High-Altitude trekking in the Himalayas increases the activity of circulating endothelial cells

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  • High-Altitude Trekking in the Himalayas Increasesthe Activity of Circulating Endothelial Cells

    M.M. Ciulla,1* A. Giorgetti,2 L. Lazzari,2 M. Cortiana,3 I. Silvestris,3 G. Annoni,1 C. De Asmundis,1

    A.V. Fiore,2 E. Montelatici,2 R. Paliotti,1 F. Magrini,1 P. Rebulla,2 and A. Cortelezzi3

    1 Istituto di Medicina Cardiovascolare, Centro di Fisiologia Clinica e Ipertensione, University of Milan,

    IRCCS Ospedale Maggiore di Milano, Milan, Italy2Cell Factory Franco Calori, Centro Trasfusionale e di Immunologia dei Trapianti, IRCCS Ospedale Maggiore di Milano, Milan, Italy

    3Department of Hematology, University of Milan, IRCCS Ospedale Maggiore di Milano, Milan, Italy

    Circulating endothelial progenitor cells (EPCs) are believed to contribute to vascular

    homeostasis; unfortunately, the response of EPCs in physiological conditions remains

    largely unknown. Herein we report our observations of a 44-year-old healthy subject after a

    trek in the Himalayas that support high-altitude hypoxia and exercise oxygen demands are

    strong stimuli for clonogenic endothelial cell activation and activity, as shown by the

    increase in the number of mature EPCs and in the endothelial colony-forming unit capa-

    city. Both of these effects were completely reverted at sea level, 45 days after the subjects

    trek. Am. J. Hematol. 79:7678, 2005. 2005 Wiley-Liss, Inc.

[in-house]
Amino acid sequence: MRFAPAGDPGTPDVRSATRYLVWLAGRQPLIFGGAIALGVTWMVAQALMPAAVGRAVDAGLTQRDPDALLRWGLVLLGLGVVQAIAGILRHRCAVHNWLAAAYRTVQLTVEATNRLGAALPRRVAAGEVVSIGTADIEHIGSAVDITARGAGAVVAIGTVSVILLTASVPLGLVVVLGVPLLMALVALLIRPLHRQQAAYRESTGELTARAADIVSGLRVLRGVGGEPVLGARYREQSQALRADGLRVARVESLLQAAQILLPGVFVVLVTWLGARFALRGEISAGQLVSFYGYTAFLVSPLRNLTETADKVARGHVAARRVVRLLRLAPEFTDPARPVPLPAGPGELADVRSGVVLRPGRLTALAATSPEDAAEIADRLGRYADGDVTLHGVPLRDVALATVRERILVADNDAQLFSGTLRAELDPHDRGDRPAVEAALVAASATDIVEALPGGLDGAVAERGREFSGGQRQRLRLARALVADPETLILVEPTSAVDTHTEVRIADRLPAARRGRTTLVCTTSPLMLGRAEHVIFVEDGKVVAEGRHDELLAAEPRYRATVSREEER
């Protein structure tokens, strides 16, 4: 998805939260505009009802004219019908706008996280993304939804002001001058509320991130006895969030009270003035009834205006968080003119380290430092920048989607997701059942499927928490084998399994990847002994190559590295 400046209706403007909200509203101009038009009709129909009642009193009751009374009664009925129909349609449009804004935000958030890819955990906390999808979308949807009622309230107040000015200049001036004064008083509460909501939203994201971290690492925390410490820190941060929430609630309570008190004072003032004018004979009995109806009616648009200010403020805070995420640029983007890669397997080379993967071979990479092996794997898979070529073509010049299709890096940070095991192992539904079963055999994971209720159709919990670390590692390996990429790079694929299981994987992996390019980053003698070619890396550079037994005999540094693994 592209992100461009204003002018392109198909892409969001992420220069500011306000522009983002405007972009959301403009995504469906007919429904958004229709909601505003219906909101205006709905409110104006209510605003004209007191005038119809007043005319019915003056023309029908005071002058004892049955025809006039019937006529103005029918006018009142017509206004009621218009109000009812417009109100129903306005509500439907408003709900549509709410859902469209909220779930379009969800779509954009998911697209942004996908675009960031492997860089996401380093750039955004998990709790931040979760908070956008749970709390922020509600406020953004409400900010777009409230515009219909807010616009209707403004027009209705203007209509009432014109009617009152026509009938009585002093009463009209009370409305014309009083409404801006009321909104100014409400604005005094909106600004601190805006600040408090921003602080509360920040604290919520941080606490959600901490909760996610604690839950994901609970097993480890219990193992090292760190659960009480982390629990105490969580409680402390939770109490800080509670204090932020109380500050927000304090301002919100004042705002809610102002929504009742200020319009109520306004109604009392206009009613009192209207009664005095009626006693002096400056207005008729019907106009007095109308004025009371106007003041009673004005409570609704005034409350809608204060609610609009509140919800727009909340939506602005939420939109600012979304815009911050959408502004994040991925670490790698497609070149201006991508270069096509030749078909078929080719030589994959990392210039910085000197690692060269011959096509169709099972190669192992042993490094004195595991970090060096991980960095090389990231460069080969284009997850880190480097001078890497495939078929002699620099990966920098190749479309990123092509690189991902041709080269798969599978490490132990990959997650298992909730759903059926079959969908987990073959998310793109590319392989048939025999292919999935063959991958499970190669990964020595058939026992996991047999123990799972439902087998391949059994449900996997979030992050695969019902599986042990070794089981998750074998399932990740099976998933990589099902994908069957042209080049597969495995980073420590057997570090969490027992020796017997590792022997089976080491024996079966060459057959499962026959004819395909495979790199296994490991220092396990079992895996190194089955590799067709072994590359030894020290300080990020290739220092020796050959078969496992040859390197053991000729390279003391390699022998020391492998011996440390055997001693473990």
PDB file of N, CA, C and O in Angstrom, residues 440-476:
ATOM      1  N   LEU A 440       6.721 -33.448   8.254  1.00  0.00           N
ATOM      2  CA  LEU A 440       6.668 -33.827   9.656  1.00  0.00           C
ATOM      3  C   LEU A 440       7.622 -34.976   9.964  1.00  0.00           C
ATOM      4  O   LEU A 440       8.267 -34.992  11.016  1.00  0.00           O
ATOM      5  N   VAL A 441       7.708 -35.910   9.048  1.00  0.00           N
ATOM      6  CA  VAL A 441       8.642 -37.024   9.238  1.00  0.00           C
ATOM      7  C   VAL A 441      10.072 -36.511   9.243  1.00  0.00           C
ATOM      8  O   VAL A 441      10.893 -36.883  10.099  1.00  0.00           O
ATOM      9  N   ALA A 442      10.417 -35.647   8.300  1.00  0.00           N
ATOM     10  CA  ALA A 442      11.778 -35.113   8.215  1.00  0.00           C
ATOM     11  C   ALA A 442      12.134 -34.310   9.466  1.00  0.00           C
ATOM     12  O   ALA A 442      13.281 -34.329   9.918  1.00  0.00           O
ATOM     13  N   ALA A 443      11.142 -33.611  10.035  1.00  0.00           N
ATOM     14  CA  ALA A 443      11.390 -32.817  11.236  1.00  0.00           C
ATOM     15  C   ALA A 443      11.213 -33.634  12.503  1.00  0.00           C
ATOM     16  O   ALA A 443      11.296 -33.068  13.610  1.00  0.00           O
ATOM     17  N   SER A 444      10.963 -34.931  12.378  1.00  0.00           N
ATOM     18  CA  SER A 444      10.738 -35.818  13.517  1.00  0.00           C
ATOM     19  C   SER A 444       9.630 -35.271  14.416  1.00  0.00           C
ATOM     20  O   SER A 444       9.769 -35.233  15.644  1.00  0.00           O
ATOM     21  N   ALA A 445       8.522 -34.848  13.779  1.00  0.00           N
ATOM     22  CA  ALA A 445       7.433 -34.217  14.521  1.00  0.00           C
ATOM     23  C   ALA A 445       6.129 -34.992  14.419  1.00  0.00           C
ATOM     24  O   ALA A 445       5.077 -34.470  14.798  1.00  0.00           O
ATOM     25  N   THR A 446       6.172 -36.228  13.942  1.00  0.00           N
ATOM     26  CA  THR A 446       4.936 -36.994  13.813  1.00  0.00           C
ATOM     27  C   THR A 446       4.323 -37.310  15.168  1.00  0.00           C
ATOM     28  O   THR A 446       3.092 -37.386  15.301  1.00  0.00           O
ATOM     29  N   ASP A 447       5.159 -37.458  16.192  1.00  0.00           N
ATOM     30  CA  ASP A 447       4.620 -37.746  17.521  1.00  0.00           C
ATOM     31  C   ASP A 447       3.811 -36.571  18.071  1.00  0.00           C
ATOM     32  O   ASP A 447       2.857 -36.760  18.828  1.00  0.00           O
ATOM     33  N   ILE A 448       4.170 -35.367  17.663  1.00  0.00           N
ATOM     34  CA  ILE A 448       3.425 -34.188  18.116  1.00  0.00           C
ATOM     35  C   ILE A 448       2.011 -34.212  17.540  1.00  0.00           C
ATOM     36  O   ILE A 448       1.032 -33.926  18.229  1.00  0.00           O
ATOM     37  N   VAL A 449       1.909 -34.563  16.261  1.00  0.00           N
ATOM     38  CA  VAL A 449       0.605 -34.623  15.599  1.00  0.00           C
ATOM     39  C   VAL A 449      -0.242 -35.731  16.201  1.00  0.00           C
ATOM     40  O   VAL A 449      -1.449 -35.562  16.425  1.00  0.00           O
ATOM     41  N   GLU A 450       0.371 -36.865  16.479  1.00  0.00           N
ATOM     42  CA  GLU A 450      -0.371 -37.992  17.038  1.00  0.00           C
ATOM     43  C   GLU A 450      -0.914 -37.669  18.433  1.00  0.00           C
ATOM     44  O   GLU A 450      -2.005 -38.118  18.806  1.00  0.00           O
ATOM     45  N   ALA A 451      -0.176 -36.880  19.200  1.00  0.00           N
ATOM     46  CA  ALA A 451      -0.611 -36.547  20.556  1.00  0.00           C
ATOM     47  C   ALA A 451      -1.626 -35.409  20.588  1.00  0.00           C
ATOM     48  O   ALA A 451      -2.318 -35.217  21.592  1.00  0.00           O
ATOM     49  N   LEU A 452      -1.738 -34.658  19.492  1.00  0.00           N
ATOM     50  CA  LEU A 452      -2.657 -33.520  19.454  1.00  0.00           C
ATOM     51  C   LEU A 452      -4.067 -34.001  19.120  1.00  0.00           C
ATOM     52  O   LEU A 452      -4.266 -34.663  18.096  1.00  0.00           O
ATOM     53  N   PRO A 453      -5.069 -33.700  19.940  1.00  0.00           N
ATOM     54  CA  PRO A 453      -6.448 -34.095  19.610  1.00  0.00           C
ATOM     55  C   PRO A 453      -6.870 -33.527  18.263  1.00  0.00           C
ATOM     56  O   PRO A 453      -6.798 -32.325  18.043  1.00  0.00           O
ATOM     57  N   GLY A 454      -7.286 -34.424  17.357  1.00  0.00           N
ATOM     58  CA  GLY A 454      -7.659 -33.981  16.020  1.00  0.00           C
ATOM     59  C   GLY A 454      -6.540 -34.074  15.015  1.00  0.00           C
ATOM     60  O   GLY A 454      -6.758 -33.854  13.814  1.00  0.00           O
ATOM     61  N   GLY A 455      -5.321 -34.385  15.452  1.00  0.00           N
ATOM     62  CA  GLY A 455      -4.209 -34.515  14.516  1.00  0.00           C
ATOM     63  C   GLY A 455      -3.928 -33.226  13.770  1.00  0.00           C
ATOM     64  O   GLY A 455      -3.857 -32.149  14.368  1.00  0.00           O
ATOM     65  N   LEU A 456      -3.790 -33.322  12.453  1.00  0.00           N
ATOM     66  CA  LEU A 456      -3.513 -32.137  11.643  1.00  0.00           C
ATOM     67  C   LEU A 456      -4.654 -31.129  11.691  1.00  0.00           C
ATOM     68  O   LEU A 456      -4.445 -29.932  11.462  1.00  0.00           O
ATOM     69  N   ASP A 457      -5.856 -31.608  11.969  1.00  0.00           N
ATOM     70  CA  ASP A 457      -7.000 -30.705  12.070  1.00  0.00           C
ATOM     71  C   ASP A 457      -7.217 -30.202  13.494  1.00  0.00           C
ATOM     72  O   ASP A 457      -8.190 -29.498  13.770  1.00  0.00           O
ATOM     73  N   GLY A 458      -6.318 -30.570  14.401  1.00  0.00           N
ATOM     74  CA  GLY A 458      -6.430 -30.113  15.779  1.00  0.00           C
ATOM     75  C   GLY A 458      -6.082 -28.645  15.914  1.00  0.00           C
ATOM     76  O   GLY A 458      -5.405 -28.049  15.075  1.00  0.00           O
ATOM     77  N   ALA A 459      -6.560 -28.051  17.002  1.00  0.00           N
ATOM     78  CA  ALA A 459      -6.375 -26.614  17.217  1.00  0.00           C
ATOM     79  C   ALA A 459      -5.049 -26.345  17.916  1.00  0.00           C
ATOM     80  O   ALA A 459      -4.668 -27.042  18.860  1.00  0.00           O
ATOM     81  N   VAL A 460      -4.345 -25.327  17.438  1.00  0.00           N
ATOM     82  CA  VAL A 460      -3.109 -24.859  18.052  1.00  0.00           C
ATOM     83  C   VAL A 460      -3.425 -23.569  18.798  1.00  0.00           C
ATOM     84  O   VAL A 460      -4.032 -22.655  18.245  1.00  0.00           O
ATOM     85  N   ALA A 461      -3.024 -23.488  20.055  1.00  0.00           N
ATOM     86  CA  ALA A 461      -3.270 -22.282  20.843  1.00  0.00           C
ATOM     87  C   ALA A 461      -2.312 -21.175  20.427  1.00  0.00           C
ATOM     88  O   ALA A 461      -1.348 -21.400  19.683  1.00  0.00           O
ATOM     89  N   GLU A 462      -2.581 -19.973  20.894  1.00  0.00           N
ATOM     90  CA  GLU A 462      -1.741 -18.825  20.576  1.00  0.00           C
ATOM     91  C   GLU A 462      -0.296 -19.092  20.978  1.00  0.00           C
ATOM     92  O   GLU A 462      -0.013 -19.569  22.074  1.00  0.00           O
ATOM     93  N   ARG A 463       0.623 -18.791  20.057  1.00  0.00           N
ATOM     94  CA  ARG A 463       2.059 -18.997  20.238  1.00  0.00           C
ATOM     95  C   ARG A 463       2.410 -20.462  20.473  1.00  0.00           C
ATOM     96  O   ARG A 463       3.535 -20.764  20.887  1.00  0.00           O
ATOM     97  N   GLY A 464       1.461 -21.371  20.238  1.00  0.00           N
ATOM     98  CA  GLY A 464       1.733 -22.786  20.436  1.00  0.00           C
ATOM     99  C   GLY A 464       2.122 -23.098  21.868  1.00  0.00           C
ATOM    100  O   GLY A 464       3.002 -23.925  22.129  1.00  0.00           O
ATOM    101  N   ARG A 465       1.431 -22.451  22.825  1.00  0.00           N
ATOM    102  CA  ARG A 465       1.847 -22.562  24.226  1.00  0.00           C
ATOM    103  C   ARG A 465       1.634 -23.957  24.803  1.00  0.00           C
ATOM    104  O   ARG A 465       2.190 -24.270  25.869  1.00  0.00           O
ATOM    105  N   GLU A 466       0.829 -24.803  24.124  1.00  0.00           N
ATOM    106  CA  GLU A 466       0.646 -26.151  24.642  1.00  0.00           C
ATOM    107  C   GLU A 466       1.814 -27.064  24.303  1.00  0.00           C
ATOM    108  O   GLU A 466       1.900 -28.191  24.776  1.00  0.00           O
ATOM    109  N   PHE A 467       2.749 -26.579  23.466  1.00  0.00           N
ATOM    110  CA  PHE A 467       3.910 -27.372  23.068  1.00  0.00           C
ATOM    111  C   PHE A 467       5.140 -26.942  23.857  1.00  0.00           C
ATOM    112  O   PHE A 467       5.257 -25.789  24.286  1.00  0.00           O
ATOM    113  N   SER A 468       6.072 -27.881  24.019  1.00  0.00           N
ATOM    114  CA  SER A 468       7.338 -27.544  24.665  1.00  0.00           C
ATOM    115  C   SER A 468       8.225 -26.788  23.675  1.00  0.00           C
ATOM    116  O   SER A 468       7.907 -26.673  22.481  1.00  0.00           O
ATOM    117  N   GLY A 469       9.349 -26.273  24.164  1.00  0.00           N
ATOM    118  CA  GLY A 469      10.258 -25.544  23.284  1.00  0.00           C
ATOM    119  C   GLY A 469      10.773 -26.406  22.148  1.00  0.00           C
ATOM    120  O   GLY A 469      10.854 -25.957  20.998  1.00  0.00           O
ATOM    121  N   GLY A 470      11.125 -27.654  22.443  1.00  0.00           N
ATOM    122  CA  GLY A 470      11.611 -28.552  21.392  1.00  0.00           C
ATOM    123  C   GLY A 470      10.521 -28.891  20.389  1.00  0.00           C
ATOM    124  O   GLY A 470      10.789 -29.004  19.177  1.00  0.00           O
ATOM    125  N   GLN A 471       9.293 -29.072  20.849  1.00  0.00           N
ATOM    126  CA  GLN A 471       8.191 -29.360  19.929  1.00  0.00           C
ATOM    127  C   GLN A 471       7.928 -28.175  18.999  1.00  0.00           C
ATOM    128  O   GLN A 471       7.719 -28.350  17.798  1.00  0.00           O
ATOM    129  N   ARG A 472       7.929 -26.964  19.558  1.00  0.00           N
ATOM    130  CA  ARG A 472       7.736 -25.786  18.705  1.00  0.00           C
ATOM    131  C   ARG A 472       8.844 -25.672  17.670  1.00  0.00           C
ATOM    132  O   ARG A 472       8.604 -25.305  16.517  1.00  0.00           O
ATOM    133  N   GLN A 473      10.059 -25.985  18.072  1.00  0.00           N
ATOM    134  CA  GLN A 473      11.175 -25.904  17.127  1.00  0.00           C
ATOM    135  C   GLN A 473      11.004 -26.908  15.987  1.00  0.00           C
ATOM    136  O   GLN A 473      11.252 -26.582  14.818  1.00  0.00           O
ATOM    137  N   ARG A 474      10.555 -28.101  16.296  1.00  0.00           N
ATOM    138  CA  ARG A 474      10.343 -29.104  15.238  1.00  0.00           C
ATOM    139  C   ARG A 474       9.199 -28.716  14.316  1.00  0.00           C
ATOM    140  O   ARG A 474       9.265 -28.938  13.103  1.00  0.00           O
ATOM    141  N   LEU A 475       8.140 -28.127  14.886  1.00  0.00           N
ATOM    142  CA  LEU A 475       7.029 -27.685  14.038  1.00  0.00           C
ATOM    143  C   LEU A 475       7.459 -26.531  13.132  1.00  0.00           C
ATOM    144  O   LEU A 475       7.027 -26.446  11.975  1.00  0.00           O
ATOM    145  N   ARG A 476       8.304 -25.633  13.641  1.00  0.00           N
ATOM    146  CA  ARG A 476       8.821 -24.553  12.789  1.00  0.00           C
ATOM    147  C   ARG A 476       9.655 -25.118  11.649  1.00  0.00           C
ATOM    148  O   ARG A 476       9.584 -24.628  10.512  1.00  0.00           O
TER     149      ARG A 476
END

Key words: endothelial cell; exercise; hypobaric hypoxia

    There is a growing understanding that circulatingendothelial progenitor cells (EPCs) derived from bonemarrow (BM) play a role in vascular homeostasis,possibly by both inducing and modulating angiogen-esis in areas with reduced oxygen supply or by stimu-lating the re-endothelization of injured vessels [1]. Inphysiological conditions, exercise is known to upre-gulate EPCs and to decrease the rate of EPC apopto-sis [2]. Pathologic tissue ischemia in experimentalanimal models has been demonstrated to increasethe frequency of EPCs, thereby contributing to neo-vascularization [3]. Furthermore, in vitro inducedanoxia has been shown to enhance the differentiationof peripheral blood mononuclear cells from healthysubjects into EPCs [4]. However, no information isavailable on the effects of hypoxia that occurs at highaltitude (hypobaric hypoxia) on the EPCs and on theEPC activity quantified by evaluation of endothelialcolony-forming units (CFU-endo).